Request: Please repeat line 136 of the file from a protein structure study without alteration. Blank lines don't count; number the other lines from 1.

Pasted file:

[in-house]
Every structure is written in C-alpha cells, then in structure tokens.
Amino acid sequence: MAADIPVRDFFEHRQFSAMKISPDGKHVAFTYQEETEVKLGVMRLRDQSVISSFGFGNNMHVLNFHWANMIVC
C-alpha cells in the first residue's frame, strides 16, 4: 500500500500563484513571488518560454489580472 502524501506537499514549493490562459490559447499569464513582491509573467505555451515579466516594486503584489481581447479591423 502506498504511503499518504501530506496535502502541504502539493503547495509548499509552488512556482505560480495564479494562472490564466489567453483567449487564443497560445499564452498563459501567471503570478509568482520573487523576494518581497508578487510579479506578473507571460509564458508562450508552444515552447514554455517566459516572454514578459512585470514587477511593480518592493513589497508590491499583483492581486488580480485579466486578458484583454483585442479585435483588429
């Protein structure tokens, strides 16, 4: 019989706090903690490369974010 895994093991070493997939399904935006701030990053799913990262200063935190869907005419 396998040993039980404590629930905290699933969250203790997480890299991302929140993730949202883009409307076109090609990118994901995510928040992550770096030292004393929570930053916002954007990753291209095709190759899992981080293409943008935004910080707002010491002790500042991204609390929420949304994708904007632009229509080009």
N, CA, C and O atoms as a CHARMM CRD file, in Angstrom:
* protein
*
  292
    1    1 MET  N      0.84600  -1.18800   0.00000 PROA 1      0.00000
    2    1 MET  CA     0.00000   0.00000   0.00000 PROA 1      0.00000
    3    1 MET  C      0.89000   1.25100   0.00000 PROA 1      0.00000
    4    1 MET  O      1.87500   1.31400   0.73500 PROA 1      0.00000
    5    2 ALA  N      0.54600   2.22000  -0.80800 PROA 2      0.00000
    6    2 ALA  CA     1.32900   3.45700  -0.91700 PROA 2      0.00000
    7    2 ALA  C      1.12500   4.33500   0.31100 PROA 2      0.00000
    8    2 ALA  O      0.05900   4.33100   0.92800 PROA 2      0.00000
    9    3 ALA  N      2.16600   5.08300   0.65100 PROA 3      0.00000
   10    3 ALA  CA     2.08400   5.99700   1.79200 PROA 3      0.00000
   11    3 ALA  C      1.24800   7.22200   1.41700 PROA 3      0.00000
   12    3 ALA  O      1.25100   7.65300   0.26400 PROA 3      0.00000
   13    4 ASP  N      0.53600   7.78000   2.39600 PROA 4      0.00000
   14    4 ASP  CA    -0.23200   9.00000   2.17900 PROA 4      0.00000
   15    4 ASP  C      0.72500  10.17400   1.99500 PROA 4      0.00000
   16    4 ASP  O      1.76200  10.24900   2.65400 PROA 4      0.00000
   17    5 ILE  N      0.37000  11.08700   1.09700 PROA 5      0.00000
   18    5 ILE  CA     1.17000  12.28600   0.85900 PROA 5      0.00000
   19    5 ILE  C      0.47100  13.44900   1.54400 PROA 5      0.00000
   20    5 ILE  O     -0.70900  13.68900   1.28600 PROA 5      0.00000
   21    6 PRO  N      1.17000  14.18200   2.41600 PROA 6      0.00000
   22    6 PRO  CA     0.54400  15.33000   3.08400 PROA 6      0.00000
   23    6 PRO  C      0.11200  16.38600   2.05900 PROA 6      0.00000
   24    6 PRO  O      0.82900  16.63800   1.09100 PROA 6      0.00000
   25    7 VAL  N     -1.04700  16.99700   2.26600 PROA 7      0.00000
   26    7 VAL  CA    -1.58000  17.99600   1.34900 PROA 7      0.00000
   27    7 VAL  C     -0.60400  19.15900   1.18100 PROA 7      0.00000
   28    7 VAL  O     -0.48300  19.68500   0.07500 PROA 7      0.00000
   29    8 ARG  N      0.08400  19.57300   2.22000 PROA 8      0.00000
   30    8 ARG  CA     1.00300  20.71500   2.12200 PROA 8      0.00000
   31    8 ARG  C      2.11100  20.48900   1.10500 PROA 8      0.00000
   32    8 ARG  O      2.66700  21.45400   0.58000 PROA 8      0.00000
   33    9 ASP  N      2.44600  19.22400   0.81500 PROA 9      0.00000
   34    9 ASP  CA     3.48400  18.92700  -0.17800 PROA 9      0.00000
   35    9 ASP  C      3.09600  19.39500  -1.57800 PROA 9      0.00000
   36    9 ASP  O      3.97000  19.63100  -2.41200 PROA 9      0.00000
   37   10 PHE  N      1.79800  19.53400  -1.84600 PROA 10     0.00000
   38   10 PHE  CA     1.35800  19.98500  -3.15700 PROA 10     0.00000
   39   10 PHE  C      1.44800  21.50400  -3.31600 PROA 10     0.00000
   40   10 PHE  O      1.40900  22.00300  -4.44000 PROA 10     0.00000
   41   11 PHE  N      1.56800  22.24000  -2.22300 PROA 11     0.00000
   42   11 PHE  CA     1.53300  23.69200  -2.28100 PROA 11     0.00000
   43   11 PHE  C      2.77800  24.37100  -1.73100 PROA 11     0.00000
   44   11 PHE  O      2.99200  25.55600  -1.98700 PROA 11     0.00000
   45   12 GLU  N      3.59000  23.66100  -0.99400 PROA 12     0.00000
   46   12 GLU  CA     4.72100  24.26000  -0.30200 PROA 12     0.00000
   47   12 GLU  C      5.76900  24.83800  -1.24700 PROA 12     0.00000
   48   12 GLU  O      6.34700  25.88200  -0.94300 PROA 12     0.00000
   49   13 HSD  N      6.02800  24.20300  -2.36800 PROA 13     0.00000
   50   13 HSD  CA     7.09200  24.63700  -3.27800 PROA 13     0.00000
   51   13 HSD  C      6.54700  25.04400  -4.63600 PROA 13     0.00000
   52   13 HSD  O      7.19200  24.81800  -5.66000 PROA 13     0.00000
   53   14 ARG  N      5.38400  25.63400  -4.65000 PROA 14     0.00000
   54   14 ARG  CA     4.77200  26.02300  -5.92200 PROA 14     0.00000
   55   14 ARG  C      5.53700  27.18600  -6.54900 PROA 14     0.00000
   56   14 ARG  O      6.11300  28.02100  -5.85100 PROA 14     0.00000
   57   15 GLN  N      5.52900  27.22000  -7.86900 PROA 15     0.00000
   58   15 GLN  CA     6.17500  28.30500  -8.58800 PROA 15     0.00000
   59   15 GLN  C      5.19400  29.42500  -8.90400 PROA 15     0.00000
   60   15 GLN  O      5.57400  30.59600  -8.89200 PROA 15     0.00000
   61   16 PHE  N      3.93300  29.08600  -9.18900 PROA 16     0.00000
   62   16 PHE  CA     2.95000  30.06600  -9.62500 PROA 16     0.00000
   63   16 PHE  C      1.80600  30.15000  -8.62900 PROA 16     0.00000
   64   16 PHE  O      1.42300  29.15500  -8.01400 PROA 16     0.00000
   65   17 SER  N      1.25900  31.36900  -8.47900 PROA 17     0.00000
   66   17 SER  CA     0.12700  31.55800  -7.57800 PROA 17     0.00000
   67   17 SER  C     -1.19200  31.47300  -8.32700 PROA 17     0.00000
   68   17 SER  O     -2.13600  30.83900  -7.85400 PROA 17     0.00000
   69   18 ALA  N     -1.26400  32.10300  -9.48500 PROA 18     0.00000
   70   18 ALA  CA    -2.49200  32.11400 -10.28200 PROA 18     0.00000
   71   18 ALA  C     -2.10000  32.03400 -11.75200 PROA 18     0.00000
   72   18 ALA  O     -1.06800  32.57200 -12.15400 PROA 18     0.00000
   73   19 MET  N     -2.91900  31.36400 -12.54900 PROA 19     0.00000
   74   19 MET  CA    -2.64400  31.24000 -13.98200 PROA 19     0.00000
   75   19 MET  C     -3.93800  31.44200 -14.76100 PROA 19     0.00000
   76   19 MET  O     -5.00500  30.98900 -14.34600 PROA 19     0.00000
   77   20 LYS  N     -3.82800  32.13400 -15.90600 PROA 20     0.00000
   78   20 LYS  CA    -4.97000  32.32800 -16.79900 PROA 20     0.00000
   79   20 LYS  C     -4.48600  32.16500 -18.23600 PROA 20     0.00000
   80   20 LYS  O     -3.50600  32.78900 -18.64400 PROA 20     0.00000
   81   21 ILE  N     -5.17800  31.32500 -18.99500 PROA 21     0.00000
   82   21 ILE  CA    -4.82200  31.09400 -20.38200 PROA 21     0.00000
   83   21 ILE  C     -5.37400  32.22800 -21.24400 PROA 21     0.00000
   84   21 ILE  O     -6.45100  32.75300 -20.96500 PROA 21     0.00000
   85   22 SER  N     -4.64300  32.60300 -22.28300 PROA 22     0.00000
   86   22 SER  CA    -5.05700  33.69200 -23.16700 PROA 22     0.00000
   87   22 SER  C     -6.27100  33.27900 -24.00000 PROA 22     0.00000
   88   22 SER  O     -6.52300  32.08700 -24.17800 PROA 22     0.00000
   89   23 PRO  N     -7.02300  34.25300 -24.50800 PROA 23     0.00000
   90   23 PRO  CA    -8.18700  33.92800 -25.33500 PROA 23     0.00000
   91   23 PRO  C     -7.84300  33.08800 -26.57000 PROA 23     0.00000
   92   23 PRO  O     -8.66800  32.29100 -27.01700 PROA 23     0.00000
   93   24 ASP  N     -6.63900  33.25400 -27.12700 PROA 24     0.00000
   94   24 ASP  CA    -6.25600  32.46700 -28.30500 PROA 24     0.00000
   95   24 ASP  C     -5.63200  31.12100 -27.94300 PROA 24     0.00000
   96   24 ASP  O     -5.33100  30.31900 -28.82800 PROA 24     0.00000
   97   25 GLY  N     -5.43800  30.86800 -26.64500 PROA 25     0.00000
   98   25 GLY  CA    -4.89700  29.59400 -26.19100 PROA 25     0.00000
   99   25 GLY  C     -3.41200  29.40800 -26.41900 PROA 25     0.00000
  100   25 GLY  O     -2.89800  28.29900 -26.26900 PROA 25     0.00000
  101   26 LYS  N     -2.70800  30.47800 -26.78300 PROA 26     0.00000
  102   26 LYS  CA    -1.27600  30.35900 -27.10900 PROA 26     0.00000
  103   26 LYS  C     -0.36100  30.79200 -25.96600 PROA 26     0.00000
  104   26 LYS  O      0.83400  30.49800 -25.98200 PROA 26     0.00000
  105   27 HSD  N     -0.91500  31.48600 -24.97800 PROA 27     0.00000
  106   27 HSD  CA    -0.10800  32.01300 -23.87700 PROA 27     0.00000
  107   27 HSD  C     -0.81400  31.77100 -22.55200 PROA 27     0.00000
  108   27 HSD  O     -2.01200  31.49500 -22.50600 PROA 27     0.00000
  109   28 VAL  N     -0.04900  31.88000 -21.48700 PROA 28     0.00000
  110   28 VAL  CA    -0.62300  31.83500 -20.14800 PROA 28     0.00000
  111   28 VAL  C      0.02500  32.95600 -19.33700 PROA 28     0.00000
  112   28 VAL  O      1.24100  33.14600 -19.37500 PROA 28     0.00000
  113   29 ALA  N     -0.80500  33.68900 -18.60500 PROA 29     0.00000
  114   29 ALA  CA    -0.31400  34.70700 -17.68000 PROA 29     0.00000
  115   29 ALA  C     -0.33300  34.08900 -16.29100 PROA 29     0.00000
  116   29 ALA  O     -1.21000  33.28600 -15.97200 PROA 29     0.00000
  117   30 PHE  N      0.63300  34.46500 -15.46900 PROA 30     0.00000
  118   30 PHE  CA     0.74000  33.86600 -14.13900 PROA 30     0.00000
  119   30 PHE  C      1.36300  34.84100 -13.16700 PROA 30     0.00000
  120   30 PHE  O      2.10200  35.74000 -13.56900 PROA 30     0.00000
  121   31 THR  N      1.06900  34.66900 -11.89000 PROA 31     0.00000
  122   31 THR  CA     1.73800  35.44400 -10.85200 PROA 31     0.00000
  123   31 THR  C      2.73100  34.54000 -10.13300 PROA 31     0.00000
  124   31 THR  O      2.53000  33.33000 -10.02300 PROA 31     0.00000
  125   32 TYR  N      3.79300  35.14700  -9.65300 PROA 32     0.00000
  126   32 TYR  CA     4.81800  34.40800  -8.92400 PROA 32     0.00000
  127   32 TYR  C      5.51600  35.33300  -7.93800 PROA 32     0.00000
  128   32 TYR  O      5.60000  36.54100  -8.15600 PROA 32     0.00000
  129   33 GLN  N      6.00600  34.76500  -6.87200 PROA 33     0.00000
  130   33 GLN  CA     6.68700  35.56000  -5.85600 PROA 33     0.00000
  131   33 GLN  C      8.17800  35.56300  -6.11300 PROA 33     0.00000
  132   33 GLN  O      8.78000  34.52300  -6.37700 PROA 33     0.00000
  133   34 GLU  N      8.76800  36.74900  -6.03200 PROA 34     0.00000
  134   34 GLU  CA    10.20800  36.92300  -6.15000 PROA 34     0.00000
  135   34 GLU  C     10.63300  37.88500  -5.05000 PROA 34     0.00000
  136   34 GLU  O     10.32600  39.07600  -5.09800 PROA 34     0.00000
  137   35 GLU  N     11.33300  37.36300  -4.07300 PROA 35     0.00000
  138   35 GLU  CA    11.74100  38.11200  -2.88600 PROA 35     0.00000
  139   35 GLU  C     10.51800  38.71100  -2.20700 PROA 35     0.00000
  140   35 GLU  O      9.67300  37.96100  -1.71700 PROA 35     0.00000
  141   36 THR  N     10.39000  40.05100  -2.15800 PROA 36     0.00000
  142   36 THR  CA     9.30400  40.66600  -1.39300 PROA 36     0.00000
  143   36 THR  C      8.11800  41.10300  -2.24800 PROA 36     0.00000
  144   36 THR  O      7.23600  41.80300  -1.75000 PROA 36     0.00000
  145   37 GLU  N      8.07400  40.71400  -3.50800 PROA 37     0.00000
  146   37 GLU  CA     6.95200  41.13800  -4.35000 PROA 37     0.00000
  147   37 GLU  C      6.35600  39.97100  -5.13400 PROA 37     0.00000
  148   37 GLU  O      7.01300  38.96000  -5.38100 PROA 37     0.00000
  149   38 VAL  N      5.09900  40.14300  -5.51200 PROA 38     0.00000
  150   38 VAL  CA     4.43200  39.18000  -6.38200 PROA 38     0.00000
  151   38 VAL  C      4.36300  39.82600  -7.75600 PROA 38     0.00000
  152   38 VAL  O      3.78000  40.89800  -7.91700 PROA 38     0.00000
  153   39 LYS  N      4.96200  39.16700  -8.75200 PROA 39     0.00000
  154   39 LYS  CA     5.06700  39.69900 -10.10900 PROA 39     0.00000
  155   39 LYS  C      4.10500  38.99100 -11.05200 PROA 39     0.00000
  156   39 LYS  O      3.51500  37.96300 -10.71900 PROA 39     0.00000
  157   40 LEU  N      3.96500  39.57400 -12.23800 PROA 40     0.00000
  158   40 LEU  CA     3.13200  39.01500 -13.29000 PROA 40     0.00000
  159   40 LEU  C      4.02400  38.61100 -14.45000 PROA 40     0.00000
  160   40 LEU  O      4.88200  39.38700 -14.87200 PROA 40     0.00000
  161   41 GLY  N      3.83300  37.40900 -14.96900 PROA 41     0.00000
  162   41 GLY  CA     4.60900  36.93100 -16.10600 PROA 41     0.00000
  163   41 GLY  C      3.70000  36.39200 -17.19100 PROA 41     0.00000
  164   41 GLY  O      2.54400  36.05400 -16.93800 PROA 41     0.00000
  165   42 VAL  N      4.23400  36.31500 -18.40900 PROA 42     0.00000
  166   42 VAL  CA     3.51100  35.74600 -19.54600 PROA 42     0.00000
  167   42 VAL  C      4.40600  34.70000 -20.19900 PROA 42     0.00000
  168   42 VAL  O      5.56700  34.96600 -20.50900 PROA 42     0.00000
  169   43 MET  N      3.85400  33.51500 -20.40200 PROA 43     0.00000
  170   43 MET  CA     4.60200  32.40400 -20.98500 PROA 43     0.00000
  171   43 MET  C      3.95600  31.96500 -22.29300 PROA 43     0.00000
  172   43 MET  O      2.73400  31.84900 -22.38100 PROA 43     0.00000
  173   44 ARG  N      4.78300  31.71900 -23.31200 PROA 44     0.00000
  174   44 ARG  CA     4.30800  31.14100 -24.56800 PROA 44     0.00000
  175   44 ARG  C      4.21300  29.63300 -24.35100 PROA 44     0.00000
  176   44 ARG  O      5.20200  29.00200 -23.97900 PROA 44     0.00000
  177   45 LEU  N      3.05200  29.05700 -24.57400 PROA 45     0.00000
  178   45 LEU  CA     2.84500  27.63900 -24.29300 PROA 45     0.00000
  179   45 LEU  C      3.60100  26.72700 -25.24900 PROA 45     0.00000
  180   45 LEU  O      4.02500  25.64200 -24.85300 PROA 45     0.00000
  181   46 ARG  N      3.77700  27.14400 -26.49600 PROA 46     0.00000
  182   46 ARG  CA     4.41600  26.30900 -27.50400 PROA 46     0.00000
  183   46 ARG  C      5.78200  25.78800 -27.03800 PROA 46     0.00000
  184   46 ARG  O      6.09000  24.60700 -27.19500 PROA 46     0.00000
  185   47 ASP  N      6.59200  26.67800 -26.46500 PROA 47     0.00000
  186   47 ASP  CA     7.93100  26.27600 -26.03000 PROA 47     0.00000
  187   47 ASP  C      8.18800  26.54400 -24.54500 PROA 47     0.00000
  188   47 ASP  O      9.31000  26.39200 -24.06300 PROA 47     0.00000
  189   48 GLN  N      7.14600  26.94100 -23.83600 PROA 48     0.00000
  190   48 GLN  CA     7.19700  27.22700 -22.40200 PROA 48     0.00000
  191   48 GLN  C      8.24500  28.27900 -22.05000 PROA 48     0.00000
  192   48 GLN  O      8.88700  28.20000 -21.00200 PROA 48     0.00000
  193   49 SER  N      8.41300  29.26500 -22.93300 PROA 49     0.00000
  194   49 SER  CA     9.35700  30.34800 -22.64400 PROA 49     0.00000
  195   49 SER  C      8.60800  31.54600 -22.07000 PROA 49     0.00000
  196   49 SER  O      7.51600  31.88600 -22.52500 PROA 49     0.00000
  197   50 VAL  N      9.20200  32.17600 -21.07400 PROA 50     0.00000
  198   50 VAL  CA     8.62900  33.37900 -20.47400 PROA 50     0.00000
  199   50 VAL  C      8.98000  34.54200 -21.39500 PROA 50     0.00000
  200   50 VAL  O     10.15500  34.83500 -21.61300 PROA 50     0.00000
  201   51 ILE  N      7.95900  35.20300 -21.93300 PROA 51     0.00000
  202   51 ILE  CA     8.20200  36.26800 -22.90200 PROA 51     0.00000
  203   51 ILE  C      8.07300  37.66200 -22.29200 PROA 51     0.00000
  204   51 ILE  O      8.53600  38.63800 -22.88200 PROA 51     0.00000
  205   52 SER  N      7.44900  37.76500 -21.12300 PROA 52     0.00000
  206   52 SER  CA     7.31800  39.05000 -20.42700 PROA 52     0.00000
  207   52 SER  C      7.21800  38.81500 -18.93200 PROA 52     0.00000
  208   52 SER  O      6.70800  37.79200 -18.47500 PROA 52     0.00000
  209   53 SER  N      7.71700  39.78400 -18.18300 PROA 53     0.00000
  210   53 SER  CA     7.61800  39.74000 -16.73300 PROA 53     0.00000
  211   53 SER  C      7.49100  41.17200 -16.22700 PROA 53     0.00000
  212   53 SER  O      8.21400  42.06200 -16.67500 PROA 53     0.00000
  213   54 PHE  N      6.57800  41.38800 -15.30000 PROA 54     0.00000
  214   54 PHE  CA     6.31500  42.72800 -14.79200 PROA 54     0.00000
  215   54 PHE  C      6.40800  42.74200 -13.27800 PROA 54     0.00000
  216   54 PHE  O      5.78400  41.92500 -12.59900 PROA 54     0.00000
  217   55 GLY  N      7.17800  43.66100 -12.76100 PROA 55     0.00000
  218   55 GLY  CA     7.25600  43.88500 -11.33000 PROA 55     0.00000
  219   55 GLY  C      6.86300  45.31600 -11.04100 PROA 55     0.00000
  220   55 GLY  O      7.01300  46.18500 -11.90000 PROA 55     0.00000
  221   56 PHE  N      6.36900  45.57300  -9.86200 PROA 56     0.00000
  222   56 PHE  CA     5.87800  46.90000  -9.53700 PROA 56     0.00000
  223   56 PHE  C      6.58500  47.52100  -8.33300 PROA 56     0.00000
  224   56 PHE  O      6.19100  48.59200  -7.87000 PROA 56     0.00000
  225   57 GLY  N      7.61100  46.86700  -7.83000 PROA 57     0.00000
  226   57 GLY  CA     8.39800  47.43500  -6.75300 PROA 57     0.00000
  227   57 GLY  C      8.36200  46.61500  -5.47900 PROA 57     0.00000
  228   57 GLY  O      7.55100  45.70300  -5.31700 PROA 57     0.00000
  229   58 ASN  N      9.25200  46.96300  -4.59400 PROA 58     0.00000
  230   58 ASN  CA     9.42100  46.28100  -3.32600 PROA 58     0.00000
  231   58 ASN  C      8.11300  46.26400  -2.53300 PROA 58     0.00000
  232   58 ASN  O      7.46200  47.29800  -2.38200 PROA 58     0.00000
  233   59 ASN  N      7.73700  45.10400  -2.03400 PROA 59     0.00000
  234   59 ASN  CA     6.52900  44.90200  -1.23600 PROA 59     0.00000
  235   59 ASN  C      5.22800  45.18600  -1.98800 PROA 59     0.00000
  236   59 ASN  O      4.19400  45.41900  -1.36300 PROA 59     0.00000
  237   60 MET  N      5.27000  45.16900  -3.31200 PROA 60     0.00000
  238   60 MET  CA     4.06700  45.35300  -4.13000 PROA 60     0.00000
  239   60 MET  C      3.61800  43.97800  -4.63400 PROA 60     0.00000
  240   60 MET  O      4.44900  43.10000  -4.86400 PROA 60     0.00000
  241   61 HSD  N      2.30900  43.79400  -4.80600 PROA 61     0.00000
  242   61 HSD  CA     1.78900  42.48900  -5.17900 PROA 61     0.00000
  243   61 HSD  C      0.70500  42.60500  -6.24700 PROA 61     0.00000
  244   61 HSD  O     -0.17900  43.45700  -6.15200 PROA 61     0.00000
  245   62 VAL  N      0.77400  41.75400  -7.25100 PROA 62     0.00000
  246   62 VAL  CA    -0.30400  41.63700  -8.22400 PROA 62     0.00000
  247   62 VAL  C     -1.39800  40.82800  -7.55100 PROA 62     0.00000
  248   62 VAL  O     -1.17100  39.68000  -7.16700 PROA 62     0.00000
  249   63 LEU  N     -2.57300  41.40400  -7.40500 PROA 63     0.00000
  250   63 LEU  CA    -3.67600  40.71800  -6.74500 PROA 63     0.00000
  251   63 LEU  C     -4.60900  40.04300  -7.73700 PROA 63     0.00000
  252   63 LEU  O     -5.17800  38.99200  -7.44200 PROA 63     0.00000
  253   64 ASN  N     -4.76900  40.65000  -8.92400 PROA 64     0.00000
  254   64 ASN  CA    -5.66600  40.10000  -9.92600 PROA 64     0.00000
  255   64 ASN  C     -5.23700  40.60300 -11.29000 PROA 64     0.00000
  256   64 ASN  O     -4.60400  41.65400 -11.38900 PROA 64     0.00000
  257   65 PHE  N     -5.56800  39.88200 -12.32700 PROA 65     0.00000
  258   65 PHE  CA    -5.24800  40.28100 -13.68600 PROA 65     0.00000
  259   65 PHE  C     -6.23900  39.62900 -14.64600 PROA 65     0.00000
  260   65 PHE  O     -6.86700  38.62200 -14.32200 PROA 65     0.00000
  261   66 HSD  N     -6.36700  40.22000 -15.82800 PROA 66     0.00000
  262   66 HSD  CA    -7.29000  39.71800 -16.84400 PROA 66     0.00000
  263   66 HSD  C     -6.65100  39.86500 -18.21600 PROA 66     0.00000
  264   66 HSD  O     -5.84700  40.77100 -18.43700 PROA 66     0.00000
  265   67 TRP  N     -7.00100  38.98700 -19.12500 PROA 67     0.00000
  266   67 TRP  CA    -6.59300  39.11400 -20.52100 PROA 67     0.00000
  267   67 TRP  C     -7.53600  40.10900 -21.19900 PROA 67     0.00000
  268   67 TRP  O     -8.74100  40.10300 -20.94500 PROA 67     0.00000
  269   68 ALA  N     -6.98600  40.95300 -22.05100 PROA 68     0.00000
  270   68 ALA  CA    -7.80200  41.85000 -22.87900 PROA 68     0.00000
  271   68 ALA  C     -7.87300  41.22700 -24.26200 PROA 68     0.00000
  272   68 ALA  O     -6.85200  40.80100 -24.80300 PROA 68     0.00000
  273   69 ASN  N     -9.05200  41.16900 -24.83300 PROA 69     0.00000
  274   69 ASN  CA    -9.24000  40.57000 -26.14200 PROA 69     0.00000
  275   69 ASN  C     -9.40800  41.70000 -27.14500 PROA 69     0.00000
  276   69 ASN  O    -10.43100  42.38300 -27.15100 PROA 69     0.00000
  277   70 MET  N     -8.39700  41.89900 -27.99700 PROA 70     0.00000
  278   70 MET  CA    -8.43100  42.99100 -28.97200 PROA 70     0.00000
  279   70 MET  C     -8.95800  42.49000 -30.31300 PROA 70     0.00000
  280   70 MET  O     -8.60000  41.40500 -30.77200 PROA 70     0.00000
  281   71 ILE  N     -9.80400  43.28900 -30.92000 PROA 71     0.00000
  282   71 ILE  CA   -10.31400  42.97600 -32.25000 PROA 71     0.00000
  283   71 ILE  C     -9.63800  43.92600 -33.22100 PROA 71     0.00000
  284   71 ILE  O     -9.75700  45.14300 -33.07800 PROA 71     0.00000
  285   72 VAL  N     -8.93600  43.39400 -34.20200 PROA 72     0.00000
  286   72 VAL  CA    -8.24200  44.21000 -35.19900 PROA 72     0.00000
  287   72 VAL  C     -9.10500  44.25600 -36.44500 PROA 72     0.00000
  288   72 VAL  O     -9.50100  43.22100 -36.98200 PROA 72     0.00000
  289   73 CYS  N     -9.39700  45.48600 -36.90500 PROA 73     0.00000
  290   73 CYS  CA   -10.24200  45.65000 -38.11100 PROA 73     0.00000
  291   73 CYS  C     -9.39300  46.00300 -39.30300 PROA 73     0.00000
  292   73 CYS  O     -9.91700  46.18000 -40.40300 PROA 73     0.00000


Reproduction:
  127   32 TYR  C      5.51600  35.33300  -7.93800 PROA 32     0.00000